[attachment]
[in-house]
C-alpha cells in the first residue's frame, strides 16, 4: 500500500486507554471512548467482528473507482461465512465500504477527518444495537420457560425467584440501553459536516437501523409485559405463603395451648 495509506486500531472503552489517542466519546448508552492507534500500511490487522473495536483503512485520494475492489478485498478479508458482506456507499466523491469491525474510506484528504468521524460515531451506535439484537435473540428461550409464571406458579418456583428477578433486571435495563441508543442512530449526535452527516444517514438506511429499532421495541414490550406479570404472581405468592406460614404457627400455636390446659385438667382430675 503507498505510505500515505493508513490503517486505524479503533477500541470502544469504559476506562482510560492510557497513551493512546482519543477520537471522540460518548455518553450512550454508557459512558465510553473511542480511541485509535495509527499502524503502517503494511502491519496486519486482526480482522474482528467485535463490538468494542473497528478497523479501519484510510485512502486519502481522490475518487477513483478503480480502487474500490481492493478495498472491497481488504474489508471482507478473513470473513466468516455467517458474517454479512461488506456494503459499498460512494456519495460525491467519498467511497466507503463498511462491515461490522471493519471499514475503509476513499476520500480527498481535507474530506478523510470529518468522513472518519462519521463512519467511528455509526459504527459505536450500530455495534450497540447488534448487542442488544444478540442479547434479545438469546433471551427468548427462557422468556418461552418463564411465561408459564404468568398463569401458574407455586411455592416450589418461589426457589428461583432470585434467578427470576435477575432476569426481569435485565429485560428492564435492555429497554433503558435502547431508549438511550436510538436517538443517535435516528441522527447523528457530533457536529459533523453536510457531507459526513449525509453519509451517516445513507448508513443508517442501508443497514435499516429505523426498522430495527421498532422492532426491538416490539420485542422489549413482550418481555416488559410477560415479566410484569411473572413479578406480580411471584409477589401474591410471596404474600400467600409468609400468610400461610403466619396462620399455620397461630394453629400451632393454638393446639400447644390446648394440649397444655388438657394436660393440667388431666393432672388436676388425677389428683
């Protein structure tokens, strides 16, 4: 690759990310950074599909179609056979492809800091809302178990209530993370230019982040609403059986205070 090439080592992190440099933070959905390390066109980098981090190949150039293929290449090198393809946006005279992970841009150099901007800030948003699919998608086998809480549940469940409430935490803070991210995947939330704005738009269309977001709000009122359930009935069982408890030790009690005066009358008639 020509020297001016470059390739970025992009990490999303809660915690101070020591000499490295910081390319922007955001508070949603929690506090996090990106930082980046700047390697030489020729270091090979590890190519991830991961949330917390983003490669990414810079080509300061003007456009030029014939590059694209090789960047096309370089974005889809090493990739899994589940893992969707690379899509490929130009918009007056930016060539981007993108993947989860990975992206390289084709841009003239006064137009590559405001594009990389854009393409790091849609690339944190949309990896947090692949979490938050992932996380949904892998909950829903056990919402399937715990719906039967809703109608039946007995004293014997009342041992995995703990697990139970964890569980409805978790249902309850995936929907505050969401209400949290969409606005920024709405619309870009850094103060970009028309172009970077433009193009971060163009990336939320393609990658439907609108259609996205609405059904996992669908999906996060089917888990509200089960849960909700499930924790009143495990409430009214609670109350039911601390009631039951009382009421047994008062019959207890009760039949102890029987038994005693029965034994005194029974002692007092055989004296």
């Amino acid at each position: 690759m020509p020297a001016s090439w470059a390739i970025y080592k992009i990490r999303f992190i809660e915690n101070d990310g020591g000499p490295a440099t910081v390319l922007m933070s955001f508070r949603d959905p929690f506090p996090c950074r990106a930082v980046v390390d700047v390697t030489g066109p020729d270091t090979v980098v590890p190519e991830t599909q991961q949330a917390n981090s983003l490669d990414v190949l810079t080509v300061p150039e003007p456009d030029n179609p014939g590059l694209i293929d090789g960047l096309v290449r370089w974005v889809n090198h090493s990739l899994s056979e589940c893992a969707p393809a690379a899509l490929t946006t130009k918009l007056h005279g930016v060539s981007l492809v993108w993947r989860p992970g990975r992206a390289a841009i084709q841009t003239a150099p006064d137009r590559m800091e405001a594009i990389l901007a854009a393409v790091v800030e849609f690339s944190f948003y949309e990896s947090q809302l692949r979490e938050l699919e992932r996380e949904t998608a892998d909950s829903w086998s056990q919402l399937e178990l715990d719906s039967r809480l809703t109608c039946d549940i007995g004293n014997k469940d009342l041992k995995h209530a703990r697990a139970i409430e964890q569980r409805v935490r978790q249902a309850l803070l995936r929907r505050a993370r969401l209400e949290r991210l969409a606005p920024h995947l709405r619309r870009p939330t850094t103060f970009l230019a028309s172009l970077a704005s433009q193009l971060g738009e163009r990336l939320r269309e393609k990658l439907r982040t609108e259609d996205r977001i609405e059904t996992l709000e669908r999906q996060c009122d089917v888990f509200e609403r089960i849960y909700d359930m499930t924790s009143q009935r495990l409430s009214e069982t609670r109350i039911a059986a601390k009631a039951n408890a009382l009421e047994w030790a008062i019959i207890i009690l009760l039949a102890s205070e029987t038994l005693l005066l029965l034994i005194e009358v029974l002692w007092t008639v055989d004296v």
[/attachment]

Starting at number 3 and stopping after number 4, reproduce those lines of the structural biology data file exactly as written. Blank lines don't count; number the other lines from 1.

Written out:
């Protein structure tokens, strides 16, 4: 690759990310950074599909179609056979492809800091809302178990209530993370230019982040609403059986205070 090439080592992190440099933070959905390390066109980098981090190949150039293929290449090198393809946006005279992970841009150099901007800030948003699919998608086998809480549940469940409430935490803070991210995947939330704005738009269309977001709000009122359930009935069982408890030790009690005066009358008639 020509020297001016470059390739970025992009990490999303809660915690101070020591000499490295910081390319922007955001508070949603929690506090996090990106930082980046700047390697030489020729270091090979590890190519991830991961949330917390983003490669990414810079080509300061003007456009030029014939590059694209090789960047096309370089974005889809090493990739899994589940893992969707690379899509490929130009918009007056930016060539981007993108993947989860990975992206390289084709841009003239006064137009590559405001594009990389854009393409790091849609690339944190949309990896947090692949979490938050992932996380949904892998909950829903056990919402399937715990719906039967809703109608039946007995004293014997009342041992995995703990697990139970964890569980409805978790249902309850995936929907505050969401209400949290969409606005920024709405619309870009850094103060970009028309172009970077433009193009971060163009990336939320393609990658439907609108259609996205609405059904996992669908999906996060089917888990509200089960849960909700499930924790009143495990409430009214609670109350039911601390009631039951009382009421047994008062019959207890009760039949102890029987038994005693029965034994005194029974002692007092055989004296």
């Amino acid at each position: 690759m020509p020297a001016s090439w470059a390739i970025y080592k992009i990490r999303f992190i809660e915690n101070d990310g020591g000499p490295a440099t910081v390319l922007m933070s955001f508070r949603d959905p929690f506090p996090c950074r990106a930082v980046v390390d700047v390697t030489g066109p020729d270091t090979v980098v590890p190519e991830t599909q991961q949330a917390n981090s983003l490669d990414v190949l810079t080509v300061p150039e003007p456009d030029n179609p014939g590059l694209i293929d090789g960047l096309v290449r370089w974005v889809n090198h090493s990739l899994s056979e589940c893992a969707p393809a690379a899509l490929t946006t130009k918009l007056h005279g930016v060539s981007l492809v993108w993947r989860p992970g990975r992206a390289a841009i084709q841009t003239a150099p006064d137009r590559m800091e405001a594009i990389l901007a854009a393409v790091v800030e849609f690339s944190f948003y949309e990896s947090q809302l692949r979490e938050l699919e992932r996380e949904t998608a892998d909950s829903w086998s056990q919402l399937e178990l715990d719906s039967r809480l809703t109608c039946d549940i007995g004293n014997k469940d009342l041992k995995h209530a703990r697990a139970i409430e964890q569980r409805v935490r978790q249902a309850l803070l995936r929907r505050a993370r969401l209400e949290r991210l969409a606005p920024h995947l709405r619309r870009p939330t850094t103060f970009l230019a028309s172009l970077a704005s433009q193009l971060g738009e163009r990336l939320r269309e393609k990658l439907r982040t609108e259609d996205r977001i609405e059904t996992l709000e669908r999906q996060c009122d089917v888990f509200e609403r089960i849960y909700d359930m499930t924790s009143q009935r495990l409430s009214e069982t609670r109350i039911a059986a601390k009631a039951n408890a009382l009421e047994w030790a008062i019959i207890i009690l009760l039949a102890s205070e029987t038994l005693l005066l029965l034994i005194e009358v029974l002692w007092t008639v055989d004296v």